Directed by John Sturges
Written by Walter Newman
From a story by Robert B. Bailey & Hugh King
Cinematography: Harry J. Wild
Film Editor: Stuart Gilmore
Music by Roy Webb
Cast: Jane Russell (Theresa Gray), Richard Egan (Johnny Gray), Gilbert Roland (Dominic Quesada), Lori Nelson (Gloria), Robert Keith (Father Cannon), Joseph Calleia (Rico Herrera), Eugene Iglesias (Miguel Vega), Ric Roman (Jesus), Jayne Mansfield
Howard Hughes was notorious for screwing around with the movies at his RKO. This time, Howard gets his mitts on John Sturges’ Underwater! (1955), a film put together as a star vehicle for Jane Russell (and titled The Big Rainbow). The trouble is, going in, Sturges had been lead to believe it was going to be a B action movie. After months and months of pre-production, shooting, the usual Hughes tampering and a boatload of reshoots, the finished picture had its world premiere underwater at Silver Springs, Florida — with the cast, various studio people, the press and assorted celebrities and dignitaries watching the picture 20 feet down wearing aqualungs. Really.
The plot’s a pretty flimsy one (though there were more than 20 drafts of the screenplay). Richard Egan and Gilbert Roland discover a 17th-century treasure ship, perched precariously on the edge of an underwater cliff. As they try to remove the booty before the ship drops into the abyss, they tackle sharks, Joseph Calleia and the bends. Jane Russell is Egan’s wife and Roland’s sister, and she seems to possess an inordinate amount of swimwear.
Before it was all over, some location work was done in Hawaii and Mexico (most of it with doubles and little of it actually used), a giant tank was built on the RKO lot, and a couple million was spent before the thing was finished. Lori Nelson was borrowed from Universal-International and wasted in a nothing part — some say she had the lead and was replaced with Russell, so a role was added to fit her in (after all, they were paying U-I for her services).
It’s a real mystery why Hughes didn’t get involved in the engineering of Jane’s bathing suits, as he did with her brasserie for The Outlaw (1941). It was supposed to be shot in 3-D, but it was abandoned in favor of Technicolor and RKO’s SuperScope widescreen process. John Sturges never met Hughes; they just spoke on the phone in story conferences. The trouble-plagued location stuff was done before the cast had been nailed down, so everything had to be shot from a distance. The water in the RKO tank would get murky every so often and have to be drained. By the time Hughes and his micromanaging got to the reshoots, Sturges had reported to MGM for Bad Day At Black Rock (1955), no doubt sparing him a great deal of heartache. Ah, the joys of Hughes-era RKO.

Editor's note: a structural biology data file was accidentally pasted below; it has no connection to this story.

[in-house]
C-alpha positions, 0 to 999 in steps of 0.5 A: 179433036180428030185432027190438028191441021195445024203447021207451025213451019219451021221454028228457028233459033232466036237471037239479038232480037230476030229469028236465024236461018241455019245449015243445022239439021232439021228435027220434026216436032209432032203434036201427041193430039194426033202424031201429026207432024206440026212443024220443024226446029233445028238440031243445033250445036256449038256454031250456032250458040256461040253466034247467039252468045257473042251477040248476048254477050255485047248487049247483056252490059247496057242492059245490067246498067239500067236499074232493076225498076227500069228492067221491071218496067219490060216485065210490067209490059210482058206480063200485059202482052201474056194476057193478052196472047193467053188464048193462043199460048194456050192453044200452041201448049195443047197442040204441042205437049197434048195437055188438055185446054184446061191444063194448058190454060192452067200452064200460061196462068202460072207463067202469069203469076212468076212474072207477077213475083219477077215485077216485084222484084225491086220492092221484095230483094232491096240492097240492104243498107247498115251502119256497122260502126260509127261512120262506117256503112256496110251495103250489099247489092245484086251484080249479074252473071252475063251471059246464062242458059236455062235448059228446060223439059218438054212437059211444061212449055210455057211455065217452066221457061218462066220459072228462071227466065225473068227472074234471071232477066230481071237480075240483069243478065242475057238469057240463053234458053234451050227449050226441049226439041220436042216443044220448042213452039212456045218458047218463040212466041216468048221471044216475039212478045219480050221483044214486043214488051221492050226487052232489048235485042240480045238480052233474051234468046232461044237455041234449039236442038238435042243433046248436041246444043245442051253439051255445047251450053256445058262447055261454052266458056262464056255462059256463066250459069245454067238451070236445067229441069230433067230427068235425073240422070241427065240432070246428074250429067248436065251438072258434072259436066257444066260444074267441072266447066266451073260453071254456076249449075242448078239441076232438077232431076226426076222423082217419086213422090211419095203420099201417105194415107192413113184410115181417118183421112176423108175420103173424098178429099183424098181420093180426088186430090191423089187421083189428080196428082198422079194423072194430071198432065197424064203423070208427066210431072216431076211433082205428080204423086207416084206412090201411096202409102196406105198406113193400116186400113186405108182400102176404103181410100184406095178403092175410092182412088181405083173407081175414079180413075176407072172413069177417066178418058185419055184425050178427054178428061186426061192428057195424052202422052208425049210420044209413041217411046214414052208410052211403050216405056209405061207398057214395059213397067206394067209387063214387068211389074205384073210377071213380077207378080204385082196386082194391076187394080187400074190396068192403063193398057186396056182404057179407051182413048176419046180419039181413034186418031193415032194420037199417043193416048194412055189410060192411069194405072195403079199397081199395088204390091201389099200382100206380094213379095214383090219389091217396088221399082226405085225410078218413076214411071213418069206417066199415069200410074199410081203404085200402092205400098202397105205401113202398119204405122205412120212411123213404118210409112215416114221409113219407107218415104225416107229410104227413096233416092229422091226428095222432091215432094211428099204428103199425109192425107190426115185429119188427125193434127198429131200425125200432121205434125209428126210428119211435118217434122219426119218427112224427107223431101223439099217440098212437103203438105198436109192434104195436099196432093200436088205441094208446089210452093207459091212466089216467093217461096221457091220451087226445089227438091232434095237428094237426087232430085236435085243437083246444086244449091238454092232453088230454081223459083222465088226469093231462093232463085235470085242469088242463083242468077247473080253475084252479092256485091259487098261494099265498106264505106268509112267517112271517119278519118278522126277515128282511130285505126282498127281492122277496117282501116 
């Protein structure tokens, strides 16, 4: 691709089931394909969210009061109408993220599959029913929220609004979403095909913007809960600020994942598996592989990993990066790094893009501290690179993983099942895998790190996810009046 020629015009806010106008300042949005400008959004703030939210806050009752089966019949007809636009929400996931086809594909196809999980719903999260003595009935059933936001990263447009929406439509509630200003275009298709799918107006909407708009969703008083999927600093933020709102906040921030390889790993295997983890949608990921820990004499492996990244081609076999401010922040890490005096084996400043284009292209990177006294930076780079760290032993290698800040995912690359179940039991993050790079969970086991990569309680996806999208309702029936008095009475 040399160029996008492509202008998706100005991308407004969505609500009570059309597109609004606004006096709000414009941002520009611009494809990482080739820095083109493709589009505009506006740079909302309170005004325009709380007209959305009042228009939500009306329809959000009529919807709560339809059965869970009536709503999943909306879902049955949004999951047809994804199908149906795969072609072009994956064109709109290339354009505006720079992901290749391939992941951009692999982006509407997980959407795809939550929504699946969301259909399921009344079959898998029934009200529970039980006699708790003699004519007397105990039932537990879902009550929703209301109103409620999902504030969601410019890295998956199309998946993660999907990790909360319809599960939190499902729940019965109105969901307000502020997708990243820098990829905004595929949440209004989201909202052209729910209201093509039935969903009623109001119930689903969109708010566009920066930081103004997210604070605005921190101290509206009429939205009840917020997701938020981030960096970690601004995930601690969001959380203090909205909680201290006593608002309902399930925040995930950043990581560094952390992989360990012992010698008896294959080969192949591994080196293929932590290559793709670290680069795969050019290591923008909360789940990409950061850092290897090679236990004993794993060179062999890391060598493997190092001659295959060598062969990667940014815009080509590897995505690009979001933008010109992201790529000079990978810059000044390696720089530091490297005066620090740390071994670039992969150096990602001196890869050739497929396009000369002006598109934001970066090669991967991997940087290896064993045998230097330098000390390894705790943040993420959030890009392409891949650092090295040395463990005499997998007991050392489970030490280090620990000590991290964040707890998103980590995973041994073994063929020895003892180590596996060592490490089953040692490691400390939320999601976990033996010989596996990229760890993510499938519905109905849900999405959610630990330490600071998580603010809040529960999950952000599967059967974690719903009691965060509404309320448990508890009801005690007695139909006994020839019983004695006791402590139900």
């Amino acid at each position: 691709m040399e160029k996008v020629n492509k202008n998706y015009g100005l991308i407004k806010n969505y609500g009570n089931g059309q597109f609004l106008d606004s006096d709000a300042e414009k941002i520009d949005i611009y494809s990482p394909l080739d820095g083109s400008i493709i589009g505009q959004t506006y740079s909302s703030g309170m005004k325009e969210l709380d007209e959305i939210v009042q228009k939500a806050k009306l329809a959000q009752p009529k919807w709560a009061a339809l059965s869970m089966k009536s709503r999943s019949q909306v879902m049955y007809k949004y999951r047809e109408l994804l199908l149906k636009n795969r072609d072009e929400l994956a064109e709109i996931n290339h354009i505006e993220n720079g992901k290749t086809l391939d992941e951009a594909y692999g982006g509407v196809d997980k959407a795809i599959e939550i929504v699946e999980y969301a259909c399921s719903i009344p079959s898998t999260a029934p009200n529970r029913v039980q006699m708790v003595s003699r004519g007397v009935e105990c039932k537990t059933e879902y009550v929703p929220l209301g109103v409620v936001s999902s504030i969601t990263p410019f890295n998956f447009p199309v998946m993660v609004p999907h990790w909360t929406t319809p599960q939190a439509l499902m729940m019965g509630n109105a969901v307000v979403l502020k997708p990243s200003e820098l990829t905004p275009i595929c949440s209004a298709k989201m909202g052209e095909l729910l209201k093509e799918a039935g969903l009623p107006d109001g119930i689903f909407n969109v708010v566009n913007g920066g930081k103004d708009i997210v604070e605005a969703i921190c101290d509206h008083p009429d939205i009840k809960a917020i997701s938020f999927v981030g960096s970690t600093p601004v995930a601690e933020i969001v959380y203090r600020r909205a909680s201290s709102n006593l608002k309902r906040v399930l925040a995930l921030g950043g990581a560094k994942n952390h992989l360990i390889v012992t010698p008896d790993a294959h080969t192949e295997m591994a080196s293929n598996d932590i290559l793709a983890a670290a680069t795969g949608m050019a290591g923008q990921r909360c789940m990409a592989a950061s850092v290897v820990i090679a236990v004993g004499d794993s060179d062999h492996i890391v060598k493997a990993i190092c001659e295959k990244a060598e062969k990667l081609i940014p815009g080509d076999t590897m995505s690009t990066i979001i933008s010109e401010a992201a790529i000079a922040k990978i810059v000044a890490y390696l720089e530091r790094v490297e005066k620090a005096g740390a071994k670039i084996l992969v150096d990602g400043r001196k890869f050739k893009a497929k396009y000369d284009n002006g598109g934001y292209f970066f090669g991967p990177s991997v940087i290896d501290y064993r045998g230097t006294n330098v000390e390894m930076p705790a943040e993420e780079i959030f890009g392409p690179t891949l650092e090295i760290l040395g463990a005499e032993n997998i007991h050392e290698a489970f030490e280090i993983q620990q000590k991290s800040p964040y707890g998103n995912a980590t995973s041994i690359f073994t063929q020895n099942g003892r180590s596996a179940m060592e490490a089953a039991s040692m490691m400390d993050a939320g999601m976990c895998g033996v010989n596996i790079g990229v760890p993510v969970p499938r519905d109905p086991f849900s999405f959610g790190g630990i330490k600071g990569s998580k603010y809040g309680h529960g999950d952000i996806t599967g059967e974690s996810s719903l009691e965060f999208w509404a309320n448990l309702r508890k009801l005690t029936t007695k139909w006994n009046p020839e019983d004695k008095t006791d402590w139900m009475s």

The critics hated it, but it was a hit anyway. It turned out to be Russell’s last picture for Hughes.
While it’s easy to dismiss Underwater! as a pleasant enough film, it has plenty going for it. The Mexican and Hawaiian scenery is beautiful — and beautifully shot by Harry J. Wild. The boats we see in the harbor, and the yacht our heroes take on their adventure, are incredible. The film’s greatest assets turn out to be Jane Russell (no pun intended) and Gilbert Roland. Jane’s accent is terrible, but she looks terrific and has the likable quality that seems to carry her through some pretty shaky movies. By this point in his career, Roland was in his 50s and proving to be a real force of nature. Other films from this period, such as Anthony Mann’s Thunder Bay (1953) and George Sherman’s The Treasure Of Pancho Villa (1955), also benefit from his presence. In Underwater!, he steals about every scene he’s in, even when he’s up against Russell in a bathing suit.
Jane Russell and her double Pat Deane Smith.
Like a lot of movies with diving sequences, things slow down below the surface. Even the great Thunderball (1965) suffers from this. But with Underwater!, it isn’t much of a deficit, and the 99 minutes cruise along just fine.
Warner Archive has done everyone concerned proud with their Blu-Ray of Underwater!, presenting it in its original SuperScope 2.0 and making sure the Technicolor pops like it’s supposed to. It’s stunning how sharp it is at times, highlighting just how much craftsmanship went into a picture Russell called a turkey — and RKO pronounced one of its biggest hits. Recommended, not so much for the film, but for Jane Russell, Gilbert Roland and Warner Archive’s terrific presentation.